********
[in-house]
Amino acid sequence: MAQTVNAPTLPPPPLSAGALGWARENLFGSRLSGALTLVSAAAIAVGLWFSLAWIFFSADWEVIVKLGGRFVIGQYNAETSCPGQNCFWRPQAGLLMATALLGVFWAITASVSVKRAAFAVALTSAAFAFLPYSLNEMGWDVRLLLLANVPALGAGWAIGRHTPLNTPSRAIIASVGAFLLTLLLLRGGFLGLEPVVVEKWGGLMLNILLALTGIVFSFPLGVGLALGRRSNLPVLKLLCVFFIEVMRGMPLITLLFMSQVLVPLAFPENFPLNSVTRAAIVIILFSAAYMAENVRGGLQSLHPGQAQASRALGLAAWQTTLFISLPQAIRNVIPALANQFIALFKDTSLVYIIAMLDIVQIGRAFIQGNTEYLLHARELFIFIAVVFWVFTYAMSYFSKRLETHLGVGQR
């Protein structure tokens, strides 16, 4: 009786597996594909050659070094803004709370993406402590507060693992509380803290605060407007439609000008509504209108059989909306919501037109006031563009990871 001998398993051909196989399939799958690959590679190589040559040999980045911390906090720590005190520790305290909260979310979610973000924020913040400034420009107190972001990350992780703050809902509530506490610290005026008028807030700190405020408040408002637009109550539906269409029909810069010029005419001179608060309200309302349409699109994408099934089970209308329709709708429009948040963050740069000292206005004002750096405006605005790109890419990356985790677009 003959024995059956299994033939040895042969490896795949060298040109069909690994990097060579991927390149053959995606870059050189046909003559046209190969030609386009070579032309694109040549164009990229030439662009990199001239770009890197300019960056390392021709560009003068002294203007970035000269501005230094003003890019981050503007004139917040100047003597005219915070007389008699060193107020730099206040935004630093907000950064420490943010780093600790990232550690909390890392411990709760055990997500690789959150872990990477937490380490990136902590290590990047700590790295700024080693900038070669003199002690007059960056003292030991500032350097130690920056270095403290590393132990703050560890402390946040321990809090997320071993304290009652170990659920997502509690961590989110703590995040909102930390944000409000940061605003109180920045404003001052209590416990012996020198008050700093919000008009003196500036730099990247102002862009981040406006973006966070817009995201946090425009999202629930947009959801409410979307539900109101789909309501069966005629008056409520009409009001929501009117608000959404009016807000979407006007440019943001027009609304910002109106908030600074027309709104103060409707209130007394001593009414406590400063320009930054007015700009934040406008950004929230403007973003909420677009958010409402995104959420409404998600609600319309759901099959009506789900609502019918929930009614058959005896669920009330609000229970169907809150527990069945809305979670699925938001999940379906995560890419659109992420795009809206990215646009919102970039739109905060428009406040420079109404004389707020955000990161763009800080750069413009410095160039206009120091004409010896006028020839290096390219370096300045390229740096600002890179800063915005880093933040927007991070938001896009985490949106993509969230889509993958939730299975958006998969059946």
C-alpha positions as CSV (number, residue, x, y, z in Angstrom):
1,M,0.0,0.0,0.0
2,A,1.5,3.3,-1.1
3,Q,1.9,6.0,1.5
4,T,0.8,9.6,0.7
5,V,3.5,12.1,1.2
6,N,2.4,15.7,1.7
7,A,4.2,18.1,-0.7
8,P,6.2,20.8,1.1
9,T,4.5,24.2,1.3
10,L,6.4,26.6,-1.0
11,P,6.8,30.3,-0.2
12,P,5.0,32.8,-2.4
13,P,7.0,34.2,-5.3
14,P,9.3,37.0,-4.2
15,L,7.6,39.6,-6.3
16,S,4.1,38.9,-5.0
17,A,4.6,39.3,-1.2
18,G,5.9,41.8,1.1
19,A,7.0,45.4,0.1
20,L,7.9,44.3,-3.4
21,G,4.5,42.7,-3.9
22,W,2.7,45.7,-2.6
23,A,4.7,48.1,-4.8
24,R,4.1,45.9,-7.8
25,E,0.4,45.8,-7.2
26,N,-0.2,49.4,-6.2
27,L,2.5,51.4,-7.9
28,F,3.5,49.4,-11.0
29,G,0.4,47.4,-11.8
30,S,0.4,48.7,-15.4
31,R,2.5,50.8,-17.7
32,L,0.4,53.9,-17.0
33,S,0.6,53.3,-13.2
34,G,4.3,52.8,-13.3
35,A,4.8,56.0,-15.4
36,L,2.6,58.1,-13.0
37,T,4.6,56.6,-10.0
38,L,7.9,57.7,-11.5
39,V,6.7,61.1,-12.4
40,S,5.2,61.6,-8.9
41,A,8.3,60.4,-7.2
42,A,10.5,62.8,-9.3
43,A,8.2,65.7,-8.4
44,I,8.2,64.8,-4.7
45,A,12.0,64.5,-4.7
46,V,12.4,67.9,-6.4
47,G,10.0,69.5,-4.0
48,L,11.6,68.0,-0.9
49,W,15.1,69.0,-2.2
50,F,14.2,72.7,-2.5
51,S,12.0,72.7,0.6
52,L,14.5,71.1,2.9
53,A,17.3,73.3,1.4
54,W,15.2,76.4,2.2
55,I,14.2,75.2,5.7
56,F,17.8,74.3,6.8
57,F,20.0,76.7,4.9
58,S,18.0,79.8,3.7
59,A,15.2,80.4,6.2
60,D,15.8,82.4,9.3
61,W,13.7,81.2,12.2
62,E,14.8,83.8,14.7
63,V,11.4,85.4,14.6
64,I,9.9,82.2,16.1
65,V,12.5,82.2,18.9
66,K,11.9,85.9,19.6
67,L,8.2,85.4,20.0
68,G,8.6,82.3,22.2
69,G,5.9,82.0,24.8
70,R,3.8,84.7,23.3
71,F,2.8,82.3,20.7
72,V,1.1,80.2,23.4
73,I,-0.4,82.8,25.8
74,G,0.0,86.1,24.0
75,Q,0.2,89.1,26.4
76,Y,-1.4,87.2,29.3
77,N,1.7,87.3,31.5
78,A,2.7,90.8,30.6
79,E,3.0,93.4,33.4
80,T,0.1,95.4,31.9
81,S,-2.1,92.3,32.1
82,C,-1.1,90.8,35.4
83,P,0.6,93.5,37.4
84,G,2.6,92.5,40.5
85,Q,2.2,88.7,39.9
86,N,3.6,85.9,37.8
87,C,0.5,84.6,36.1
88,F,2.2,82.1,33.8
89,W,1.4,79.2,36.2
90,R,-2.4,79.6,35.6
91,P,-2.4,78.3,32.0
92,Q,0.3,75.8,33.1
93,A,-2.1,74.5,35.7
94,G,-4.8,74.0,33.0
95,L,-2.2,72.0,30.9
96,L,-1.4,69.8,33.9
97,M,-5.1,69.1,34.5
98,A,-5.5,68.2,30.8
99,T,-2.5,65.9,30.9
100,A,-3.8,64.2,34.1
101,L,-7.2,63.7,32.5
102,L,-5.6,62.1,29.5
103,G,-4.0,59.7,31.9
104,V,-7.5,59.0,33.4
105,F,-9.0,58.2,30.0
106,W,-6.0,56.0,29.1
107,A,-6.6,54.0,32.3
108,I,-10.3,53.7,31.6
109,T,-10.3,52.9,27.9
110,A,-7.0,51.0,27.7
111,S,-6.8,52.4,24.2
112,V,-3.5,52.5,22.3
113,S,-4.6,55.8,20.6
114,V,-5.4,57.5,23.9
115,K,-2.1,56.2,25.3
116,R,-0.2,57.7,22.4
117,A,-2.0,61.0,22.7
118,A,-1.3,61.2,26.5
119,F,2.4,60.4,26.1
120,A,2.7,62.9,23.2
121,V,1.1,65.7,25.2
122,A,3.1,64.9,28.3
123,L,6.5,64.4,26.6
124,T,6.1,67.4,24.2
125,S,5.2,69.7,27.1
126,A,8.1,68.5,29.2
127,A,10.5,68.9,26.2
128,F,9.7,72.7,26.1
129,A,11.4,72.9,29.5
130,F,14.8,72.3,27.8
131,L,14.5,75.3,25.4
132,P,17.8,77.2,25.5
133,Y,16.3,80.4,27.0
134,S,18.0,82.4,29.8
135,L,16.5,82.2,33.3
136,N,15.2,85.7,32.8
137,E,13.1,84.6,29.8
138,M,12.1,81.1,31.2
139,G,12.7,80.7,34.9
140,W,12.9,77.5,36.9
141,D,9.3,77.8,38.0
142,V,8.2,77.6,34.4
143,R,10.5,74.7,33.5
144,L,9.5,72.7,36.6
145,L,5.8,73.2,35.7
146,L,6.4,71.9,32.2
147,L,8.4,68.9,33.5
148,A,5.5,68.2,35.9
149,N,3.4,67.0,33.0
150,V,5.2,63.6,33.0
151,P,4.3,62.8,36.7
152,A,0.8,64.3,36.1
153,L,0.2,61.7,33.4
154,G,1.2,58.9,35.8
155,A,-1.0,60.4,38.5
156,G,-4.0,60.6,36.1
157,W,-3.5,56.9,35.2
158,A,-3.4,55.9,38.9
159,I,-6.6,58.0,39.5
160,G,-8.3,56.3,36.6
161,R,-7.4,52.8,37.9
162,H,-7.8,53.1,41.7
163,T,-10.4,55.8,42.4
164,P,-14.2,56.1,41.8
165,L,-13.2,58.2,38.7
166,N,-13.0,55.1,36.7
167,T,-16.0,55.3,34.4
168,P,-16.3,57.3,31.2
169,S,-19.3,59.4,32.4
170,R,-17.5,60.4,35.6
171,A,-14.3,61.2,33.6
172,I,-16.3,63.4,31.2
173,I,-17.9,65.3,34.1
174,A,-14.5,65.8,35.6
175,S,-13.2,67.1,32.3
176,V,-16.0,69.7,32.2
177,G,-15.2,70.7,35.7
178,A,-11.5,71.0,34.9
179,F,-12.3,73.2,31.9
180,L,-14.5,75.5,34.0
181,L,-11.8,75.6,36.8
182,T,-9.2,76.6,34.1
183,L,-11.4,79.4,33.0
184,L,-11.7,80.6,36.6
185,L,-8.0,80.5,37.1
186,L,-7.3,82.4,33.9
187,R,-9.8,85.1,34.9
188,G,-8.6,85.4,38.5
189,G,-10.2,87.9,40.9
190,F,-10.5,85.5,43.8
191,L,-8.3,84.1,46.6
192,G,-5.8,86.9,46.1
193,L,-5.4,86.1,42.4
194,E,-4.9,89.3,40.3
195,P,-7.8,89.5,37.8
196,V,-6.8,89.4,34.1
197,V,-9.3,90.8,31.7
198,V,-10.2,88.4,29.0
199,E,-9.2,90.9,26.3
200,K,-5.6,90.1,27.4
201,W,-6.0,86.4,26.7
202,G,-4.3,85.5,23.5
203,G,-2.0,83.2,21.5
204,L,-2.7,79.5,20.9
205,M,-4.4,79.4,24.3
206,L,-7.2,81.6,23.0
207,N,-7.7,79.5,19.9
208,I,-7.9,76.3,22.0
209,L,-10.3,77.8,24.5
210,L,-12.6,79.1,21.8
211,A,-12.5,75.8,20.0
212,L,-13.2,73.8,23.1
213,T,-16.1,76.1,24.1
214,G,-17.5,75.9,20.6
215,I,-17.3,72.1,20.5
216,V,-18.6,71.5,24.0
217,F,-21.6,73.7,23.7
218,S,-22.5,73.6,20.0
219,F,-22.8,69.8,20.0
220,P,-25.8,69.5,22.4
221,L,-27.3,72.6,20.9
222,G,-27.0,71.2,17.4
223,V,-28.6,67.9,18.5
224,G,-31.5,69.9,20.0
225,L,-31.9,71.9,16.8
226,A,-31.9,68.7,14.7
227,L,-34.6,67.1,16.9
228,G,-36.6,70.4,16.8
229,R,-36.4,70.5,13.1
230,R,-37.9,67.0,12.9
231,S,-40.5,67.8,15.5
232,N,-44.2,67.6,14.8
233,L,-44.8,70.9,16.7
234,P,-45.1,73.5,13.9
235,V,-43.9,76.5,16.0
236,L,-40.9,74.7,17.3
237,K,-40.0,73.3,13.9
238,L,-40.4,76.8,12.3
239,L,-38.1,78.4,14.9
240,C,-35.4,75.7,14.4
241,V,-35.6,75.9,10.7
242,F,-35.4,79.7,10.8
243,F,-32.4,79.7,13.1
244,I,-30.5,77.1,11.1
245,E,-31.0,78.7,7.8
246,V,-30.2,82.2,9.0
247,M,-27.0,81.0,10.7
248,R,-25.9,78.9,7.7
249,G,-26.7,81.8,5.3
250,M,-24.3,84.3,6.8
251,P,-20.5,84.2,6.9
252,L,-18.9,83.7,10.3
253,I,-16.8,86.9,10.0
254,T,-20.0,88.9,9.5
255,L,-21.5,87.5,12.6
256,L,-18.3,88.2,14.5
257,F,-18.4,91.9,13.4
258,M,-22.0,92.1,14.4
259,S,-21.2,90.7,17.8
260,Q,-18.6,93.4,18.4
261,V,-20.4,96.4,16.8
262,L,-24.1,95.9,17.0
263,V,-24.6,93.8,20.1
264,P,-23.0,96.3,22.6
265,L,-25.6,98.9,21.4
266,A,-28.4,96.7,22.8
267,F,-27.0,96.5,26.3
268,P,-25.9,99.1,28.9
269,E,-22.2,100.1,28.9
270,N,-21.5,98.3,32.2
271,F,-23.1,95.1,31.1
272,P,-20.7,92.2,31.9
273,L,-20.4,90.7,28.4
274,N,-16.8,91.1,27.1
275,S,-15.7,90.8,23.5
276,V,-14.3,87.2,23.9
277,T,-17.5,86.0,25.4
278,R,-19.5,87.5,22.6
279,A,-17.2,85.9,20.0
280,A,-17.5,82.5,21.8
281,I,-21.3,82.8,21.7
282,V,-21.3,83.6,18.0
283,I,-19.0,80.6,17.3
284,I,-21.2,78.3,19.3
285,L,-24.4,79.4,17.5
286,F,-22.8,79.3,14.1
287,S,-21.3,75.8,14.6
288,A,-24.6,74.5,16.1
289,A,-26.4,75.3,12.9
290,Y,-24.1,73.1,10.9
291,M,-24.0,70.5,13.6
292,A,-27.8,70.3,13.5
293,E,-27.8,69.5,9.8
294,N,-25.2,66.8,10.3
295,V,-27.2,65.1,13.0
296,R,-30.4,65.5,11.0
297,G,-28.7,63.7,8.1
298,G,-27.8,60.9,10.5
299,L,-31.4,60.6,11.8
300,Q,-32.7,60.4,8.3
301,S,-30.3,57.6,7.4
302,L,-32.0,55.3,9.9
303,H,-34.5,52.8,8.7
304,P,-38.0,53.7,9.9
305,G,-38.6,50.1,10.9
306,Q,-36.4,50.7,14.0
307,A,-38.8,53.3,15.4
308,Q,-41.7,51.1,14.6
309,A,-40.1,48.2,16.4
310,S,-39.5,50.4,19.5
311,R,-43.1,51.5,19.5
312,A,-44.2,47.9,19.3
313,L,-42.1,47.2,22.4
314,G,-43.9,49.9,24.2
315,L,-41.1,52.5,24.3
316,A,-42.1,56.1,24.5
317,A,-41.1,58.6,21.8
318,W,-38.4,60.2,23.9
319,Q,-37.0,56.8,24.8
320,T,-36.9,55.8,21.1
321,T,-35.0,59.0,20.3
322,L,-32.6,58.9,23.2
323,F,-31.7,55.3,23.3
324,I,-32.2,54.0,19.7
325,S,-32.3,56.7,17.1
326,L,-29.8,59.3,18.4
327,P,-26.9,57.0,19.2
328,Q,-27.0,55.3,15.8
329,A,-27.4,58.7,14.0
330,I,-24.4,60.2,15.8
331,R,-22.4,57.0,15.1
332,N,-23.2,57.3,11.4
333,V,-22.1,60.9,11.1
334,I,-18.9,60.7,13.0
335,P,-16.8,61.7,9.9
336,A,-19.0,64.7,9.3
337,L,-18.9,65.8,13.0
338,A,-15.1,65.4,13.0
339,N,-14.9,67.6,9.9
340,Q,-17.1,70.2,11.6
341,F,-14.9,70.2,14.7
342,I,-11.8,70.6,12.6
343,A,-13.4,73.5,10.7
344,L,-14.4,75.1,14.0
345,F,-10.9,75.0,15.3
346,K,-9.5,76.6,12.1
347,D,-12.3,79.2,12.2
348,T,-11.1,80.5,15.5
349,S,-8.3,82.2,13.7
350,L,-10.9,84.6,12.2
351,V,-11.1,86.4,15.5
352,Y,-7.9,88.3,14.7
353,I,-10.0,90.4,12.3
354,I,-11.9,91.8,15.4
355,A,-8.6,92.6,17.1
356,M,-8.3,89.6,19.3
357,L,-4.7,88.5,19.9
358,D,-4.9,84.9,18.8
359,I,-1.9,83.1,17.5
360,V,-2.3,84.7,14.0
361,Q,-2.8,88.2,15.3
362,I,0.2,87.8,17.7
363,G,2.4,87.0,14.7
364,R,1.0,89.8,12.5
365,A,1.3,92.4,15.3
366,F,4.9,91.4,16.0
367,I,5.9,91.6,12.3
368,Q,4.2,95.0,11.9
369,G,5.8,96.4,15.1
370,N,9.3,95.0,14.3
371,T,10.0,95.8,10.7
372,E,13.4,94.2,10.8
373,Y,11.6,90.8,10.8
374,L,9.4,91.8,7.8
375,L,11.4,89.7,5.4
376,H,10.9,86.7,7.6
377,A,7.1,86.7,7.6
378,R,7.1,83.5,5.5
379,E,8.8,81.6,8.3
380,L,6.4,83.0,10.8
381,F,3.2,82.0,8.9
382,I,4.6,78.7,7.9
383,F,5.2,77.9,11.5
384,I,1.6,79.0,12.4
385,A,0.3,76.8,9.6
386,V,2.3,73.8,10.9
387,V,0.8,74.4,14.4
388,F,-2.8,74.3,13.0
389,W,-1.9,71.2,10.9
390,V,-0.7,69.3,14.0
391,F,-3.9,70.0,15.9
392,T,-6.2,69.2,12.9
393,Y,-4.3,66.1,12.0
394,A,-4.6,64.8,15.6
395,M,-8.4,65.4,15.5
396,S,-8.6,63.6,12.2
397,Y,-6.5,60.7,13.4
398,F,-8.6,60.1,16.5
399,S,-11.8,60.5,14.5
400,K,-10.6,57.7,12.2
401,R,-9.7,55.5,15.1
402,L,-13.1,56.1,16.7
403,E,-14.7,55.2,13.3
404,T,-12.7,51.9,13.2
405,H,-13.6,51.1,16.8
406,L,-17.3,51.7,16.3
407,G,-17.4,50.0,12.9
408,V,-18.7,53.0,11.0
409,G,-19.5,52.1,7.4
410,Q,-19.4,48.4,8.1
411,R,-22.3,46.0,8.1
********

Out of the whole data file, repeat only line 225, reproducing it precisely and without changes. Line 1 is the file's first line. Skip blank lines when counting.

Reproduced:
221,L,-27.3,72.6,20.9